Since my last “weak buy” rating in February, gold has been up 4.1% so far. I generally post either a monthly/bimonthly update on my ratings but there were fewer updates and my rating essentially remains unchanged. Much of my opinion is based on observing trends in supply and demand, so it’s been interesting reading some of the event based investment theses on Seeking Alpha. In this piece I critique them while expounding my continued basis for my rating.
Markets are becoming more and more resilient
The growing resilience of markets is one of the biggest reasons I believe the next rally in gold is not coming out of a crisis. After the Brexit vote was out, markets suffered a setback on day one only to recover in the next. In fact as stock markets were reaching record highs, gold prices were declining precipitously. How many times did you see television pundits predicting a stock market crash if Donald Trump were to be elected president? That never happened. The markets have become so used to the hysteria surrounding the next big event that they are simply brushing it off like a simpleton dusting off dandruff over his shoulders.
The frequency of such events
An additional reason why an event specific investment thesis on gold is doomed to fail is the relative rarity of crisis events. And if an event is rare one would at least hope to make a killing out of getting it right. Let’s be honest no one can predict such developments with absolute certainty. Just to play devil’s advocate though, assume that there’s a modern day incarnation of Nostradamus. He can accurately predict market moving events with one exception – he can only predict events and not the reaction of the market to its occurrence. He uses his own judgment rather than psychic abilities to make money in the markets. He takes a long position on gold, gets it right on a Brexit like event and is now sitting on a decent return. But because the markets are so resilient, gold will most certainly be expected to correct. In order to avoid the prospect of catching falling knives, he takes the safer option of closing his position. Such events are not structural sources of demand that compound over time and we did see this happening last year.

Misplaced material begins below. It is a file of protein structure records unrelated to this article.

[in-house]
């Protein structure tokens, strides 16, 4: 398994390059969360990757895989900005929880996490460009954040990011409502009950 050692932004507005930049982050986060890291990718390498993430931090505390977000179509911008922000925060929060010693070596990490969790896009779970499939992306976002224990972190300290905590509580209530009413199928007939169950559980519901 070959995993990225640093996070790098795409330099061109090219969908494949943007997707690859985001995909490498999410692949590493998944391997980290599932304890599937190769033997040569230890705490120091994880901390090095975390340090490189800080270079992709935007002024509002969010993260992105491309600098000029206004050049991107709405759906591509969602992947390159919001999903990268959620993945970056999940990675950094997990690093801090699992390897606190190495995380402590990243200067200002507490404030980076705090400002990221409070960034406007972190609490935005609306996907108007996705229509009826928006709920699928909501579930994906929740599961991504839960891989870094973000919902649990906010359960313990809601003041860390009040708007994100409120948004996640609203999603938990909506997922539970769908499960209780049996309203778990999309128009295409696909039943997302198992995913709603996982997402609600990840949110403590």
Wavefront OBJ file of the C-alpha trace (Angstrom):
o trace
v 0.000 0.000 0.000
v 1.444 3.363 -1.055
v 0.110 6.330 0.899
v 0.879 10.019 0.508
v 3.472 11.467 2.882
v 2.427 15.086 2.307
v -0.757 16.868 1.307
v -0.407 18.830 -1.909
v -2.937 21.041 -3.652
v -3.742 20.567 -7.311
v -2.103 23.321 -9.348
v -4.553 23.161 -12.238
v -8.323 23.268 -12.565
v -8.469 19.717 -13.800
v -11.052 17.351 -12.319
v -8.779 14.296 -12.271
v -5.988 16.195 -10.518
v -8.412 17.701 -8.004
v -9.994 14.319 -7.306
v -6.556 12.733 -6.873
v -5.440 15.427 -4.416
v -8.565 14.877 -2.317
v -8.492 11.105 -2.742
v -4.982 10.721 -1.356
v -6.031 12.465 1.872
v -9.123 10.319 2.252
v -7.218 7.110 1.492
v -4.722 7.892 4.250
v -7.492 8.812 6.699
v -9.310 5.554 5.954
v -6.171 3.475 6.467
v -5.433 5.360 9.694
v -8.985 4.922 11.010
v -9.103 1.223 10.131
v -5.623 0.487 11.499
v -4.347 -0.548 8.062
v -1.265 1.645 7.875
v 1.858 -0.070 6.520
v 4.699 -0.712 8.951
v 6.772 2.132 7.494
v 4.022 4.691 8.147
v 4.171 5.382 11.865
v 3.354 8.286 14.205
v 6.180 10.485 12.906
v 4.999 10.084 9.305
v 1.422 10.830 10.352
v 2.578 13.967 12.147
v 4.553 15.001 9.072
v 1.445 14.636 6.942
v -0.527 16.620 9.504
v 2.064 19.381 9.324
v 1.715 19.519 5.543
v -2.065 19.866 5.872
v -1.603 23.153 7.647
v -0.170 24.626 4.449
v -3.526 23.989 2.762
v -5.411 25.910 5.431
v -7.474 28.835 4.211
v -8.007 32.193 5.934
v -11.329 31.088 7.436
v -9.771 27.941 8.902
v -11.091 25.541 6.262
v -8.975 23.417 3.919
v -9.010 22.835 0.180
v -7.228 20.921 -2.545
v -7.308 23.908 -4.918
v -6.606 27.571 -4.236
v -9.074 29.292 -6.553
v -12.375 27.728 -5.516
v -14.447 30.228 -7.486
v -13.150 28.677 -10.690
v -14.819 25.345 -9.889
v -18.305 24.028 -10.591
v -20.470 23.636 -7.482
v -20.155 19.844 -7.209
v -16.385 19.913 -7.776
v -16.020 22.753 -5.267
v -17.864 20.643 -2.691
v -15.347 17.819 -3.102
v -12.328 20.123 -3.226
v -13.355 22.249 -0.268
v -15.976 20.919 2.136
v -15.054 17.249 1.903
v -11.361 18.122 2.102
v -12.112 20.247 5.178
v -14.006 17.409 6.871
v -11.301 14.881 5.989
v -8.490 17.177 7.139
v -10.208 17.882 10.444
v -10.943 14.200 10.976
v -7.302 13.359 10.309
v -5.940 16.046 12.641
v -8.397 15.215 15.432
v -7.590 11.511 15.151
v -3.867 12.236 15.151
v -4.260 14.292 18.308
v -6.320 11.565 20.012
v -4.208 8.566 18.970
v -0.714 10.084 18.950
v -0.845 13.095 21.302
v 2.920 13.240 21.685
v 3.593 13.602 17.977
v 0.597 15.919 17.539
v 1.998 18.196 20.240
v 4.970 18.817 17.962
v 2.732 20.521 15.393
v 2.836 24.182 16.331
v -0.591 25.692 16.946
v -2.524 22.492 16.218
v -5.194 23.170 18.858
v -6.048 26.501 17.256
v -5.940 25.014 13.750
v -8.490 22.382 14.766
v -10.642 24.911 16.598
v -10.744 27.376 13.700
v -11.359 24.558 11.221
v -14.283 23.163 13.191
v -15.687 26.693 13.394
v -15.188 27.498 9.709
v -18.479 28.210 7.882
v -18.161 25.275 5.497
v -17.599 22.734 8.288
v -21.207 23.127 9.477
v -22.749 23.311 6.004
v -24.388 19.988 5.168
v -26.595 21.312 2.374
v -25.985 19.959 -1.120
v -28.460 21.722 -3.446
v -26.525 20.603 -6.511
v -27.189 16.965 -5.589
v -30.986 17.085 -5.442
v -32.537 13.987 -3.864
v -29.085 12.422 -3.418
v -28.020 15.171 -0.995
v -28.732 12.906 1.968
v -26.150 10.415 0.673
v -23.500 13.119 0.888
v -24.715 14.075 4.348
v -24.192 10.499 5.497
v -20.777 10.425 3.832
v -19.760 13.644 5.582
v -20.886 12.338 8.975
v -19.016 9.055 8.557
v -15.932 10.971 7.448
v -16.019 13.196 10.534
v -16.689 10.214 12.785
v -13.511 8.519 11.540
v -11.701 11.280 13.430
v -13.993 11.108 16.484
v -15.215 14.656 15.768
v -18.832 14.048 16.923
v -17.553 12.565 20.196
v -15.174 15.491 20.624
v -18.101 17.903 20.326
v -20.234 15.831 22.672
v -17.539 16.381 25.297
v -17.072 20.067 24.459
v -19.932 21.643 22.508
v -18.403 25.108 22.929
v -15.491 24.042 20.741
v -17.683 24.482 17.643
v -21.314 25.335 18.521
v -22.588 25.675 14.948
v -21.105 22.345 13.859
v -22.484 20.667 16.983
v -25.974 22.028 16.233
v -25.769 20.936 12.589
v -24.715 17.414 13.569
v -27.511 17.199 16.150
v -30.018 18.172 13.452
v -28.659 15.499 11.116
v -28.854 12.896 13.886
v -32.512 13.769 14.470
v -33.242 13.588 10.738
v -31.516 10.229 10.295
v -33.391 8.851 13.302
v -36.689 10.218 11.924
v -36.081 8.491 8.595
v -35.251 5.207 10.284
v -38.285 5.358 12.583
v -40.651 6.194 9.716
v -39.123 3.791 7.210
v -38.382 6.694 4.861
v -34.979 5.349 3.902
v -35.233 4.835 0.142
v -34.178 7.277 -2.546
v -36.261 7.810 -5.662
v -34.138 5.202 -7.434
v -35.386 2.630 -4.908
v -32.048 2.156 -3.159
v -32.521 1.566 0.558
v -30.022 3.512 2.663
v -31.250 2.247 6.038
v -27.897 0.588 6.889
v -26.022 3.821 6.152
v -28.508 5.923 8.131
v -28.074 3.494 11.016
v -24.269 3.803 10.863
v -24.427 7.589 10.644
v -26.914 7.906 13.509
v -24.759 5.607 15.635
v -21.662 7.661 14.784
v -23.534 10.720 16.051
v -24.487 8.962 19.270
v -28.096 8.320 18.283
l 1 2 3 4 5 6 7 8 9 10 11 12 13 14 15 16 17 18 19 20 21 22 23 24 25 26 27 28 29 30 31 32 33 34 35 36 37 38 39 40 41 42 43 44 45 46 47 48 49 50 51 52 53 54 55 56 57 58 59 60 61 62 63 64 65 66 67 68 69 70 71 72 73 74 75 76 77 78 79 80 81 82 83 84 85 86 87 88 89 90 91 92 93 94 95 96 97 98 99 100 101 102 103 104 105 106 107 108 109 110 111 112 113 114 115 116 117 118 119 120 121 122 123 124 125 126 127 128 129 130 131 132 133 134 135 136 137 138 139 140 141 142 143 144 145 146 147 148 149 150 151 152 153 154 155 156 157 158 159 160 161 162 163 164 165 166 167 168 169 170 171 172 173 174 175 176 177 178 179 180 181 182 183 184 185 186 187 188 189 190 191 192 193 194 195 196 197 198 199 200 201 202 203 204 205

The structural part of the demand is in recovery mode
Much like my previous articles, I believe the demand generated by the jewelry and technology industries are much sticky and tend to dictate the long term direction of gold prices. And since much of the jewelry industry demand is located in India and China, I looked at trends in these countries. For my views on technology industry demand, investors can check out my previous articles as my opinion on it remains unchanged.
While the Chinese demand was down in the first quarter of 2017, the Indian demand was up 16%. The Indian case continues to intrigue me as there is a confluence of positive factors brewing up in that country. The jewelry industry was uneasy due to expectations of higher taxes under the new Goods and Services taxation policy. However, in a sigh of relief, compared to expectations of 5%, the taxes were maintained at 3%. The liquidity shock caused by the mammoth and largely negative exercise of demonetization is largely over. The monsoon rains, important for the rural economy as most of India remains unirrigated are expected to be normal this year. The dollar is weaker and therefore supports gold’s prices in Indian rupee. I want to wait a little more for these factors to play out before I issue a “strong BUY” on gold. Especially since the Indian GDP grew at a much slower pace of 6.1% in 1Q17 compared to 7.1% in the quarter before that. The lingering effects of demonetization on economic growth, if any could further delay the uptick in demand in the upcoming quarters. I would therefore like to be cautious and maintain my "weak BUY" rating.
Disclosure: I/we have no positions in any stocks mentioned, and no plans to initiate any positions within the next 72 hours.
I wrote this article myself, and it expresses my own opinions. I am not receiving compensation for it (other than from Seeking Alpha). I have no business relationship with any company whose stock is mentioned in this article.